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I stopped on the side of the road to watch as waves crashed all around. There were warning signs about the potential for waves to break over the road and I imagine at times it could get quite dangerous here if the seas were high.
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The sea was actually breaking over the road in a few places and I had to time my crossings carefully so as not to get wet. There was no risk of being swamped and taken out to sea but I still preferred to stay dry.
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A beachside pagoda made a good place for lunch. I tried some of these honey bread things but found them quite dry so I heated a couple up and lathered them in Nutella to make them more palatable. The beaches here are wide. It really struck me all the way down the northern sections of the east coast. You could fit a lot of people out there on a nice warm summer’s day.
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Every cove seemed to have it’s own fishing harbour. Small boats proudly flew Korean flags and the salty air was filled with the sight and smell of fresh fish being dried.
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It was mid-afternoon when I reached Donghae and saw the signs to the caves near the centre of the city. I didn’t expect much so was surprised when I was handed a helmet and instructed in it’s proper adjustment. It turns out that you actually do need a helmet in these caves. Unlike so many I’ve visited in the past, there are places where you actually have to get down and almost crawl under low ceilings and dodge your way past real stalamites (or are they stalagtites?).
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The formations in the caves were stunning. While my guide book of Korea criticises the caves here of having garish lighting, I quite like the colourful effects. It’s quite cheerful.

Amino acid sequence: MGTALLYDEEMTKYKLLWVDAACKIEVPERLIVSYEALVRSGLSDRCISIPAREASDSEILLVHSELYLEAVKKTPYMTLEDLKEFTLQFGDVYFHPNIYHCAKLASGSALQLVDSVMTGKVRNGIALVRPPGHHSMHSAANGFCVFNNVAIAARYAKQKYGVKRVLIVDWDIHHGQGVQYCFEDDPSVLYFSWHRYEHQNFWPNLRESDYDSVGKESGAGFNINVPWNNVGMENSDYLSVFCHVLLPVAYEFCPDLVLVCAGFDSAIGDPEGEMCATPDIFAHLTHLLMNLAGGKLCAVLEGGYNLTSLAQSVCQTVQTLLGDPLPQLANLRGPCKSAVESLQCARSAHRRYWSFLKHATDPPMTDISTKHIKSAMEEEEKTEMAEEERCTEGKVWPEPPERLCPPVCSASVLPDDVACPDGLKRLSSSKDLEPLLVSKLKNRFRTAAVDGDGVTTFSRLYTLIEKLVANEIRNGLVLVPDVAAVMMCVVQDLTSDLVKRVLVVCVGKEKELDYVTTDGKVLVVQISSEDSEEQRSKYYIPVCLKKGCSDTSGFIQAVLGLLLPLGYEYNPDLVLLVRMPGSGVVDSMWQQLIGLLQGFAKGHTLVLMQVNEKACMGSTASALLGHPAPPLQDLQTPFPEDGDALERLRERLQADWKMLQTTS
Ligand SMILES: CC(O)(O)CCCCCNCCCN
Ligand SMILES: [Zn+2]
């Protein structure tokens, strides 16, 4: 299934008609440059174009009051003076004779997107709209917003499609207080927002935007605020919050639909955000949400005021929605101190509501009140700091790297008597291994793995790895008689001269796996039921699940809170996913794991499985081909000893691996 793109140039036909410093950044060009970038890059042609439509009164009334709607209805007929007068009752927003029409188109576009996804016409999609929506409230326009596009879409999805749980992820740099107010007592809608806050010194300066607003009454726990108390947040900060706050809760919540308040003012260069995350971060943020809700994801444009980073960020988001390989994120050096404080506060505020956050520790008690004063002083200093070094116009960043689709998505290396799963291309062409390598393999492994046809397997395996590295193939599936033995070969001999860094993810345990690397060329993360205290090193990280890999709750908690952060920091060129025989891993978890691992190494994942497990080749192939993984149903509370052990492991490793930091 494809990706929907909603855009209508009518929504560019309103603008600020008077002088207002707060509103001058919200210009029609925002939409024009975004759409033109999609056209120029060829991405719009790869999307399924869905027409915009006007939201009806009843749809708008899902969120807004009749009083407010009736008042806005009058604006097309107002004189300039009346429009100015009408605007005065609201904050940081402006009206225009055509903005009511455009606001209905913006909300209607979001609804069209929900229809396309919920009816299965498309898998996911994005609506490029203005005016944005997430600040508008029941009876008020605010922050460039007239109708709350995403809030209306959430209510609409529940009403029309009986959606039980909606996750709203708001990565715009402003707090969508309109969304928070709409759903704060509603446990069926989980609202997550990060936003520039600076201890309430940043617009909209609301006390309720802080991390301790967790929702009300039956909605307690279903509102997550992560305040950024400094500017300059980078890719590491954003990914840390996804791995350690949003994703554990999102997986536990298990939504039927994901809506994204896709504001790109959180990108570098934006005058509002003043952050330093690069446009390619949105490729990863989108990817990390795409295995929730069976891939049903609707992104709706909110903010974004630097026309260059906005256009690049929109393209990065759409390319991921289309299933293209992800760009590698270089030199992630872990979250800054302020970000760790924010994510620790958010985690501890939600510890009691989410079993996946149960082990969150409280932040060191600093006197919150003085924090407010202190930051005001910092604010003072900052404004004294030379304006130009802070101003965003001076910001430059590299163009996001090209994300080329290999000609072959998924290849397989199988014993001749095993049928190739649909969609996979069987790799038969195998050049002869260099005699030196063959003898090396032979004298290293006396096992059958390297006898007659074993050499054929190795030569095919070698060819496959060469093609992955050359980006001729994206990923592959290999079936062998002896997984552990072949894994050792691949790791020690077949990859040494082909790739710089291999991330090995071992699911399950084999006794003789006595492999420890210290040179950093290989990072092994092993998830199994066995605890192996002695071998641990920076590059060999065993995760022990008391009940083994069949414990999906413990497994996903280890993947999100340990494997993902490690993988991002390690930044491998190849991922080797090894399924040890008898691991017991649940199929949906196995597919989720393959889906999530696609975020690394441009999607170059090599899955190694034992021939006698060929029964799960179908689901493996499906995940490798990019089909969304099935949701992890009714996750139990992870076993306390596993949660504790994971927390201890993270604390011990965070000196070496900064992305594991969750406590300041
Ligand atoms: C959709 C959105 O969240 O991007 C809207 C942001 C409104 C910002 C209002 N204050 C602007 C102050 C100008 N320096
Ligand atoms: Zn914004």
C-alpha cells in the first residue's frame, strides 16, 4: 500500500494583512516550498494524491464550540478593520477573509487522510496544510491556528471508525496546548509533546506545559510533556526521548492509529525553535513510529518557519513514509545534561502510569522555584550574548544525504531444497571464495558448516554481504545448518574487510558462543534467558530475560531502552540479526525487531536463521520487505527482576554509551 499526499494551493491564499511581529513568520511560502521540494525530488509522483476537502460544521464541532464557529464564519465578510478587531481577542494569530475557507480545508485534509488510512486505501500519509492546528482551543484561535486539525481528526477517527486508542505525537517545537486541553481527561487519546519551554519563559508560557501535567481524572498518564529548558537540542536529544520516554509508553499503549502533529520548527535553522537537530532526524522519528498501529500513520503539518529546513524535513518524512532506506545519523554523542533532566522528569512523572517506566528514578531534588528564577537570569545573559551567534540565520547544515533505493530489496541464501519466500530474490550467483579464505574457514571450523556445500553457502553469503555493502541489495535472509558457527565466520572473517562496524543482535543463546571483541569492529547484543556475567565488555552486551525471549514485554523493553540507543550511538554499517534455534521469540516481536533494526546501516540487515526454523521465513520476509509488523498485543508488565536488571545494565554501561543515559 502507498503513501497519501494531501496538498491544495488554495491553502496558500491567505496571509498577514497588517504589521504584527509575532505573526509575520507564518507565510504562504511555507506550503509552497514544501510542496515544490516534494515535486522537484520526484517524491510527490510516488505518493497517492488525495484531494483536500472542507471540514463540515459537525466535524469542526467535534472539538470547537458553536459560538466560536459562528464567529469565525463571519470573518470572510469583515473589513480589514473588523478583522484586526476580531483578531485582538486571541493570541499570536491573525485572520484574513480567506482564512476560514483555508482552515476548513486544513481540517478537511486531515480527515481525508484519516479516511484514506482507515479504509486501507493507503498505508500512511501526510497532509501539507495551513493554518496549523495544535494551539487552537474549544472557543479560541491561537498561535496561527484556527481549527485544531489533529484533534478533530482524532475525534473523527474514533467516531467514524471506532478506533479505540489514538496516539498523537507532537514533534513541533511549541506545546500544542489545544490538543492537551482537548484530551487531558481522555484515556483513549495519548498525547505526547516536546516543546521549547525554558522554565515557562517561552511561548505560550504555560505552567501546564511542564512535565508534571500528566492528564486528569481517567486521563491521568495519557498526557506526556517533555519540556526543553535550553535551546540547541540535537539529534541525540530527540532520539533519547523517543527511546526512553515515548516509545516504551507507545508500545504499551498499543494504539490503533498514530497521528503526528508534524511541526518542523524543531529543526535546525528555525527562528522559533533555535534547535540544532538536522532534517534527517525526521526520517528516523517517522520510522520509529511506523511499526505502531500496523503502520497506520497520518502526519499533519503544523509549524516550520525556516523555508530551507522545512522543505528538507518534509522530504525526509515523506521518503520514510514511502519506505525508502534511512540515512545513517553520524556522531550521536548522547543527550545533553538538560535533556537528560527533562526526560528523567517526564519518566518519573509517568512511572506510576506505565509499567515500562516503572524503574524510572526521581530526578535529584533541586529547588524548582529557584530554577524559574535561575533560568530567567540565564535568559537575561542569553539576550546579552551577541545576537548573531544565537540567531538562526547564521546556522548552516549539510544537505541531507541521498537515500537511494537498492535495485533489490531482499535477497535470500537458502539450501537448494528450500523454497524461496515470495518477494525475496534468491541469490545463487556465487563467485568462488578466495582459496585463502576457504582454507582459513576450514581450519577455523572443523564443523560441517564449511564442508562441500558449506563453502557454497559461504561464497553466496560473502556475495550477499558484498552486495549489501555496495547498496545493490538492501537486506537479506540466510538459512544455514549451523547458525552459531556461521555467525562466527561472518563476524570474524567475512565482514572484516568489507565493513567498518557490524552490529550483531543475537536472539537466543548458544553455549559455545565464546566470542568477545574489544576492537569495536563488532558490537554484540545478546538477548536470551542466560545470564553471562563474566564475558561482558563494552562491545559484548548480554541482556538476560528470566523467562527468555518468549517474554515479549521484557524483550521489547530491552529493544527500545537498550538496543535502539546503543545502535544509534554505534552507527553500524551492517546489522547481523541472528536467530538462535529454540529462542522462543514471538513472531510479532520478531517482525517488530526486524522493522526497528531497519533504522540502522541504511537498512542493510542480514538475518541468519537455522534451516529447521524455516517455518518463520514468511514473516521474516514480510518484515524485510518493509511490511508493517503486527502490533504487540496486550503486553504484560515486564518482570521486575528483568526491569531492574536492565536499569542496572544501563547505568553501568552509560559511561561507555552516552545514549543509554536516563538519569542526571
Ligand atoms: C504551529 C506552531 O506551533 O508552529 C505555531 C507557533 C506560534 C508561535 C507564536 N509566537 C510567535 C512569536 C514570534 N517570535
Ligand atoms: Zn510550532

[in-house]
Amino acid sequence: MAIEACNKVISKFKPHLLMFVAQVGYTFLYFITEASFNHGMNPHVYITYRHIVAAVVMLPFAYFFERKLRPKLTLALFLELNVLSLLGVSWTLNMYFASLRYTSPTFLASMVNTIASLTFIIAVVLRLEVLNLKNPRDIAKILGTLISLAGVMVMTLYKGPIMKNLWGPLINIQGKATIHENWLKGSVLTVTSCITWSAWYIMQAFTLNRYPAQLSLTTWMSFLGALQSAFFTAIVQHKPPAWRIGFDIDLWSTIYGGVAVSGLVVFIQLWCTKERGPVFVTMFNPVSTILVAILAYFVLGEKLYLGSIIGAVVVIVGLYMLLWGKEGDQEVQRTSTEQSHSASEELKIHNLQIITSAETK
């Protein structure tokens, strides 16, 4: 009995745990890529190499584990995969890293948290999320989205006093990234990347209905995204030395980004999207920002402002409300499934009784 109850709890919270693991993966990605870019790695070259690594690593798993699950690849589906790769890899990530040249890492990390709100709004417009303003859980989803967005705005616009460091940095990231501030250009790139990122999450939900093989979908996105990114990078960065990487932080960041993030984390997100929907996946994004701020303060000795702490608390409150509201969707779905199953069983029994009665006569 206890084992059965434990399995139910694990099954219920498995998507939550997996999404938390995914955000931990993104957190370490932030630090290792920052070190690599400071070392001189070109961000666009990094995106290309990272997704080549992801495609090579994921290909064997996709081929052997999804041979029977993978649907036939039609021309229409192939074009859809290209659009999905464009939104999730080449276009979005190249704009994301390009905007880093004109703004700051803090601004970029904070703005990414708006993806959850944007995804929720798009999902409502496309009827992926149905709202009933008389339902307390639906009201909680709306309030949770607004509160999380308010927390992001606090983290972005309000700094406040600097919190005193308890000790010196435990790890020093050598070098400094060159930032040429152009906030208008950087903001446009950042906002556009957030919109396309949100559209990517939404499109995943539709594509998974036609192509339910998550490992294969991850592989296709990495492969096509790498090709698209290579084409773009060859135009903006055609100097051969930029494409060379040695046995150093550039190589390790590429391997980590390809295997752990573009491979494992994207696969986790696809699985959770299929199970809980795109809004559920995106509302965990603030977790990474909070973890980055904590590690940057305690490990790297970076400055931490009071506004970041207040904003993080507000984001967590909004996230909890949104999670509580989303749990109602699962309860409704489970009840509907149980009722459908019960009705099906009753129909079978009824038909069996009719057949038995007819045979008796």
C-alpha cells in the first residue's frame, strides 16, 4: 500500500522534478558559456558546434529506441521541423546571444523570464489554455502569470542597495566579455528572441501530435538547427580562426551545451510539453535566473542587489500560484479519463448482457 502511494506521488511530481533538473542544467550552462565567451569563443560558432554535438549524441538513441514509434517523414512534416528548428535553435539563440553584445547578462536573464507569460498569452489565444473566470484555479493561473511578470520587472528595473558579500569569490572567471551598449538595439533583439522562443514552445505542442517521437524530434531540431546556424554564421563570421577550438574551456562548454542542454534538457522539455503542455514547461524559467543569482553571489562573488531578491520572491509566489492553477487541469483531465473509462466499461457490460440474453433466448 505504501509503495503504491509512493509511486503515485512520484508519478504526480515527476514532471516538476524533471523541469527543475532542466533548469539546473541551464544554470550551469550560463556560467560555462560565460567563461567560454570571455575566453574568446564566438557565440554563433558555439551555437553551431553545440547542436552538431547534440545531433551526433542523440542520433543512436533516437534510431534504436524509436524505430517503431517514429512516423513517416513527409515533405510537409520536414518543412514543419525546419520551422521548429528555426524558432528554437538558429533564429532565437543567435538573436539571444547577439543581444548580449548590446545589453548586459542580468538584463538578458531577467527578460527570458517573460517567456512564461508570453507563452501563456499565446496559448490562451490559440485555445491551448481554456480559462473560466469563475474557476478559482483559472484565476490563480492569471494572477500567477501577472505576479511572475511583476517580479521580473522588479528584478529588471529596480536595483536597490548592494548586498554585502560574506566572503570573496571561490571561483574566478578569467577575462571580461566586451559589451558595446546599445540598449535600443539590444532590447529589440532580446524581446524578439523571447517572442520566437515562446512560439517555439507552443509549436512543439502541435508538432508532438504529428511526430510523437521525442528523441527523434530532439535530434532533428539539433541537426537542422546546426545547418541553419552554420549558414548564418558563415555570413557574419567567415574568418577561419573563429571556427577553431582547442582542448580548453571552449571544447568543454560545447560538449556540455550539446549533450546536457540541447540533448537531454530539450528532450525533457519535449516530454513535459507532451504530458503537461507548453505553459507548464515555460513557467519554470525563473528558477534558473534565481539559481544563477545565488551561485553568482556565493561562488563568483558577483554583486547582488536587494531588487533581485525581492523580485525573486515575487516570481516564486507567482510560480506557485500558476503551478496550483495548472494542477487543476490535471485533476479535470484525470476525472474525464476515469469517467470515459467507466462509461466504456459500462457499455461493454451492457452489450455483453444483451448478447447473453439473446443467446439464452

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I didn’t make it much further after leaving the caves. I rode for about 10km but was still in the city itself so stopped next to a cycleway in a riverside park where I waited until after sunset to pitch my tent.
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Despite the heavy industry humming away across the river, the sunset was superb and I found myself able to relax.


5 thoughts on “Gangneung to Donghae (Gangwon-do)

    • Oh cool. Thanks for the mnemonic. That will remind me. I am having an amazing time over here cycling in Korea. It’s only my third cycle tour (the first two having been in Australia in July and August this year) and my first time overseas alone (I’ve only traveled with my family as a child and my ex-partner as an adult) so there are many things to learn and experience beyond Korea itself. I am definitely hooked though.

  1. I read a book that offered a way to remember the difference between stalactites and stalagmites – one has a ‘c’ for ‘ceiling’ and one has a ‘g’ for ‘ground’.
    Also, similar to ‘tights hang down’, stalactites have to ‘hold on tight’ or they’ll fall down.
    Glad you didn’t get wet on the road – salt water is sticky when it dries, and you don’t want it on your bike. But how beautiful. Interesting that they’re protecting the road with concrete ‘rocks’ – I wonder how many there are, and how much concrete it took to make them.
    : )